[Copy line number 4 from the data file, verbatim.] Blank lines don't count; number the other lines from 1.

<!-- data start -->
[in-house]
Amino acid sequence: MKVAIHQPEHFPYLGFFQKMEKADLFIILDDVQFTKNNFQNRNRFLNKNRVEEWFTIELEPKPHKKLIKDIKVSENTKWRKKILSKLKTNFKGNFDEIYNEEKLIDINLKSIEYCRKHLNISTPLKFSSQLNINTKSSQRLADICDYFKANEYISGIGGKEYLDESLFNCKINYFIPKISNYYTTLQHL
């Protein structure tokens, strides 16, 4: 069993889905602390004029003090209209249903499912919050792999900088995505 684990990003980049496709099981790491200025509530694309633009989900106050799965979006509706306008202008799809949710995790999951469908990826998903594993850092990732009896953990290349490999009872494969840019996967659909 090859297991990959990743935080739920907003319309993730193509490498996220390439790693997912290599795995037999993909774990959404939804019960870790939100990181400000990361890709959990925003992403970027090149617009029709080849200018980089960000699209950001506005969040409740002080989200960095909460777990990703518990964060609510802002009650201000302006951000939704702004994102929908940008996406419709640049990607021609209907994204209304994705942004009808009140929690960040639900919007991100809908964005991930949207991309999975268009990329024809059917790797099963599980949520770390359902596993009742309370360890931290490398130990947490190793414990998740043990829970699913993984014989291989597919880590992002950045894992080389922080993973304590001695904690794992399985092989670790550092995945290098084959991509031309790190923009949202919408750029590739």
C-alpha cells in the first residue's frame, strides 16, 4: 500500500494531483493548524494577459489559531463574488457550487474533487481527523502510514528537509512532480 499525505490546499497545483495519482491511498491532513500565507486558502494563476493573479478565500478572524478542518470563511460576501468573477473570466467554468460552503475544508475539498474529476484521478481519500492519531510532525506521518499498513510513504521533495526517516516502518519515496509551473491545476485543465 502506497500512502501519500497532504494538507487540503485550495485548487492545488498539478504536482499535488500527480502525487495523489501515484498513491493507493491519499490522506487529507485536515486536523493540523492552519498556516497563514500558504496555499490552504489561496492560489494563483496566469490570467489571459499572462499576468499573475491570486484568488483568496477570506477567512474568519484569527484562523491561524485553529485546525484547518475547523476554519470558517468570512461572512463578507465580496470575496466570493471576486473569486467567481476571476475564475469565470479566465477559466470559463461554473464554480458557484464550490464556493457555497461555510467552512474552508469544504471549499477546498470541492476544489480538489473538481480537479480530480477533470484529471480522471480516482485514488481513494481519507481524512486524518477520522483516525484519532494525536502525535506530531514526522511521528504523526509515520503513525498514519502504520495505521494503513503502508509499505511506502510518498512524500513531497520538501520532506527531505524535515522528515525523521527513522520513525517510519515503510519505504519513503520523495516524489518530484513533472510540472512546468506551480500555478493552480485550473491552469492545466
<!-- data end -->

C-alpha cells in the first residue's frame, strides 16, 4: 500500500494531483493548524494577459489559531463574488457550487474533487481527523502510514528537509512532480 499525505490546499497545483495519482491511498491532513500565507486558502494563476493573479478565500478572524478542518470563511460576501468573477473570466467554468460552503475544508475539498474529476484521478481519500492519531510532525506521518499498513510513504521533495526517516516502518519515496509551473491545476485543465 502506497500512502501519500497532504494538507487540503485550495485548487492545488498539478504536482499535488500527480502525487495523489501515484498513491493507493491519499490522506487529507485536515486536523493540523492552519498556516497563514500558504496555499490552504489561496492560489494563483496566469490570467489571459499572462499576468499573475491570486484568488483568496477570506477567512474568519484569527484562523491561524485553529485546525484547518475547523476554519470558517468570512461572512463578507465580496470575496466570493471576486473569486467567481476571476475564475469565470479566465477559466470559463461554473464554480458557484464550490464556493457555497461555510467552512474552508469544504471549499477546498470541492476544489480538489473538481480537479480530480477533470484529471480522471480516482485514488481513494481519507481524512486524518477520522483516525484519532494525536502525535506530531514526522511521528504523526509515520503513525498514519502504520495505521494503513503502508509499505511506502510518498512524500513531497520538501520532506527531505524535515522528515525523521527513522520513525517510519515503510519505504519513503520523495516524489518530484513533472510540472512546468506551480500555478493552480485550473491552469492545466